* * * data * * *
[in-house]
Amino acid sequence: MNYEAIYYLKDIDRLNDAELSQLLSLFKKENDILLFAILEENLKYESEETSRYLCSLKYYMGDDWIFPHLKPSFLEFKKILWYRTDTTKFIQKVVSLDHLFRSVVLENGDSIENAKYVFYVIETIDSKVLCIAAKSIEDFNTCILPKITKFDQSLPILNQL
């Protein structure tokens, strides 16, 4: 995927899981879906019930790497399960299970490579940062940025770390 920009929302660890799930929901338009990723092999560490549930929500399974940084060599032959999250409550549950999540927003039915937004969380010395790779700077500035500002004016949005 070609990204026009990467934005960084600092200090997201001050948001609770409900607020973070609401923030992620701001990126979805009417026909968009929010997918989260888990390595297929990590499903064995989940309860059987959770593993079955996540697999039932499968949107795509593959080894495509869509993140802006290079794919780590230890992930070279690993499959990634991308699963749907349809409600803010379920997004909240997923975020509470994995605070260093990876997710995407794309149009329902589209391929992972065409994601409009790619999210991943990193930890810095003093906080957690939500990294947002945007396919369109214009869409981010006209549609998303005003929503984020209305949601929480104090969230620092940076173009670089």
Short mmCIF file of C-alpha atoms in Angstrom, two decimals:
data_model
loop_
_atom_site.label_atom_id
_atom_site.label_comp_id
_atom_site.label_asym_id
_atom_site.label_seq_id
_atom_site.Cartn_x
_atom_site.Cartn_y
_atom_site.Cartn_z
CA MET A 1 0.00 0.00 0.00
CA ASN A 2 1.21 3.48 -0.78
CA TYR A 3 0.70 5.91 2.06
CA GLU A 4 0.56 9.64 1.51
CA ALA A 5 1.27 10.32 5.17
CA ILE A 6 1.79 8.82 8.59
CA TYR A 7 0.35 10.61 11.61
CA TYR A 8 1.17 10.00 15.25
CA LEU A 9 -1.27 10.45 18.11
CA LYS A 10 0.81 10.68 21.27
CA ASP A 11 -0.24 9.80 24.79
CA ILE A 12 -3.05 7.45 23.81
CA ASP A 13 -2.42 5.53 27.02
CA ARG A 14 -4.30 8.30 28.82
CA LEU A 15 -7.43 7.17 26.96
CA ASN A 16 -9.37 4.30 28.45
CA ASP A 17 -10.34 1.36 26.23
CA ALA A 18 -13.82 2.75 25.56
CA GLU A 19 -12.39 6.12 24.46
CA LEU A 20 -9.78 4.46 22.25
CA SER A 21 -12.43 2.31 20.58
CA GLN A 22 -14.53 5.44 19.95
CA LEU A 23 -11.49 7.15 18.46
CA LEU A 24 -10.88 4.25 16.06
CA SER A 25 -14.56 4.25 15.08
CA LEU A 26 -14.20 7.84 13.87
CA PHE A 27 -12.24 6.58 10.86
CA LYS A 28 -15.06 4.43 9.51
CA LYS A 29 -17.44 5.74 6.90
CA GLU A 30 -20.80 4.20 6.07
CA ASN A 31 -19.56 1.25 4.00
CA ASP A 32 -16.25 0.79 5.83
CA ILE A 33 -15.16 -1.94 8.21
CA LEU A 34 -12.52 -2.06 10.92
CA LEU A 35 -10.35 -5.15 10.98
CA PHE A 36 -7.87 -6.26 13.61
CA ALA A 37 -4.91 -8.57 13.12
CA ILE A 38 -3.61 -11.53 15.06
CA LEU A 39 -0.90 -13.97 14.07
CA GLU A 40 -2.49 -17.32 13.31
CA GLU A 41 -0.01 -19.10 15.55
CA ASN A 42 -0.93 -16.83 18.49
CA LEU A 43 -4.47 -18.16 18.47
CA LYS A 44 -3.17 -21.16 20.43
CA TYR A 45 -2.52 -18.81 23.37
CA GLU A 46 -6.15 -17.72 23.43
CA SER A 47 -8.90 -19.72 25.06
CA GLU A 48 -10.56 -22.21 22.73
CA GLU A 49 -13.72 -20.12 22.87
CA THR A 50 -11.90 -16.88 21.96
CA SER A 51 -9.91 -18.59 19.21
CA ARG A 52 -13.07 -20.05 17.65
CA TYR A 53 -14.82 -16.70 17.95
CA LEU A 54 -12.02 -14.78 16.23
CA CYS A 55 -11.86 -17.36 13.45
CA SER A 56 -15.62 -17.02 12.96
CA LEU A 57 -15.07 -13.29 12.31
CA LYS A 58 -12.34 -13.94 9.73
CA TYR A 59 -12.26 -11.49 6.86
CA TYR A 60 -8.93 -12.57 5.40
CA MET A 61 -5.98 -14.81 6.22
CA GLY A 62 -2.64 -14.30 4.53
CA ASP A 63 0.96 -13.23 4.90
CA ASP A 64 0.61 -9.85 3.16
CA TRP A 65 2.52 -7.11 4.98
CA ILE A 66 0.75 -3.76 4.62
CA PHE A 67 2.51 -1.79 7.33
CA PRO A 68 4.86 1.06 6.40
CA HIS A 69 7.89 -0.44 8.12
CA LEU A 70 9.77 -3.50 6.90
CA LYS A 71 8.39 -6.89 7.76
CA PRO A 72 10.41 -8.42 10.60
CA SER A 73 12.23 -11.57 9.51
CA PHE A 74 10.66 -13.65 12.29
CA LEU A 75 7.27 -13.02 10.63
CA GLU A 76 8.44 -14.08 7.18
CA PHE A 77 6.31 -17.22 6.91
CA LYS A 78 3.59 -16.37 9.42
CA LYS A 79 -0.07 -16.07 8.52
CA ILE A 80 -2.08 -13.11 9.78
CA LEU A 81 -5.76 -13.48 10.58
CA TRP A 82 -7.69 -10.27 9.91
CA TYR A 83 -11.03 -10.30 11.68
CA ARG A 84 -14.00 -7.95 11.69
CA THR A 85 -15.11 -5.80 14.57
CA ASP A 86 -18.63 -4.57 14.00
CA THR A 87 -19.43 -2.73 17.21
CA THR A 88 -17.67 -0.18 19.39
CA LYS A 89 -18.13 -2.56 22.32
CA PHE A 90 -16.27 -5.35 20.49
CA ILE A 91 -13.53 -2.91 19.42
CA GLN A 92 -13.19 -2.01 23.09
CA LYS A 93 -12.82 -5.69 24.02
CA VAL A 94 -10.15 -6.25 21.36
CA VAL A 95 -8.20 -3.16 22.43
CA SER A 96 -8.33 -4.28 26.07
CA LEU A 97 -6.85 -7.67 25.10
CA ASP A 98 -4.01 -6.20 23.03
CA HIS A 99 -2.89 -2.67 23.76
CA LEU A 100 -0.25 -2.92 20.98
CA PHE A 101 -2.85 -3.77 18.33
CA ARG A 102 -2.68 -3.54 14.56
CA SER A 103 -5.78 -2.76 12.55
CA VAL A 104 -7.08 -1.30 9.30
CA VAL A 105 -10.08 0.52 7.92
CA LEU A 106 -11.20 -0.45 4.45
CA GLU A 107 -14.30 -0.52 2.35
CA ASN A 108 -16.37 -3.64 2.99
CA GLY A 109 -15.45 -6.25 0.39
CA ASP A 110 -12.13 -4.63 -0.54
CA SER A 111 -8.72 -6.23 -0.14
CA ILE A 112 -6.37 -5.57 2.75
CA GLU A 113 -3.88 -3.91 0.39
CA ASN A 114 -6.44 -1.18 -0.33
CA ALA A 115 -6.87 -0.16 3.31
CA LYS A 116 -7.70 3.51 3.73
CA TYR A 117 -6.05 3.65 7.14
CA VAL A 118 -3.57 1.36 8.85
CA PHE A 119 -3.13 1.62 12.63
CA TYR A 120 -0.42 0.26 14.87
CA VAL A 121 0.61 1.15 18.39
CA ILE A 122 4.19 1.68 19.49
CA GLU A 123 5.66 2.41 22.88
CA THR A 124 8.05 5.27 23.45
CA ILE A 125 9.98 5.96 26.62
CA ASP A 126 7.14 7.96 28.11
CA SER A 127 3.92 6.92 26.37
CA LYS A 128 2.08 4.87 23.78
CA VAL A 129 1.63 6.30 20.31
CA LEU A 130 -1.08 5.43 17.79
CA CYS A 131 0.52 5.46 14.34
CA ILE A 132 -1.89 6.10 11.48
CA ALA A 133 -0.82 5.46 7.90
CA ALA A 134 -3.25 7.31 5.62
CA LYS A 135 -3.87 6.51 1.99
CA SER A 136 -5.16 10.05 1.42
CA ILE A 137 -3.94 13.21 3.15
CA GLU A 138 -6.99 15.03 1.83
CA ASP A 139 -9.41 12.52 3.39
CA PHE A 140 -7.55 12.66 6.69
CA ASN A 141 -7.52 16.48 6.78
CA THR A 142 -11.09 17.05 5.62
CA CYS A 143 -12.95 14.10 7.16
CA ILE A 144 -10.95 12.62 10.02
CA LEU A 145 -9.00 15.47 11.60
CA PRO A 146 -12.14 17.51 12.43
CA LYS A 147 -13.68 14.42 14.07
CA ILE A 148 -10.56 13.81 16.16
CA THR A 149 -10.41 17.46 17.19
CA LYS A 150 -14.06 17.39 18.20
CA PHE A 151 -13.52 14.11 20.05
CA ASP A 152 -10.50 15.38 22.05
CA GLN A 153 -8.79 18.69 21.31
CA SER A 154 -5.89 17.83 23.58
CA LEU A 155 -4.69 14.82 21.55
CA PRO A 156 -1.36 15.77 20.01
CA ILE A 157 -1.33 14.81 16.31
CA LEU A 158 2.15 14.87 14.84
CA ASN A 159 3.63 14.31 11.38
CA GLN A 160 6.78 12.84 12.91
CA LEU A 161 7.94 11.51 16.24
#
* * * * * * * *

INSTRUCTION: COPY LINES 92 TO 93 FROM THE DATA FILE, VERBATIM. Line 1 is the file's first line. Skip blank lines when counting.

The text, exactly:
CA LYS A 79 -0.07 -16.07 8.52
CA ILE A 80 -2.08 -13.11 9.78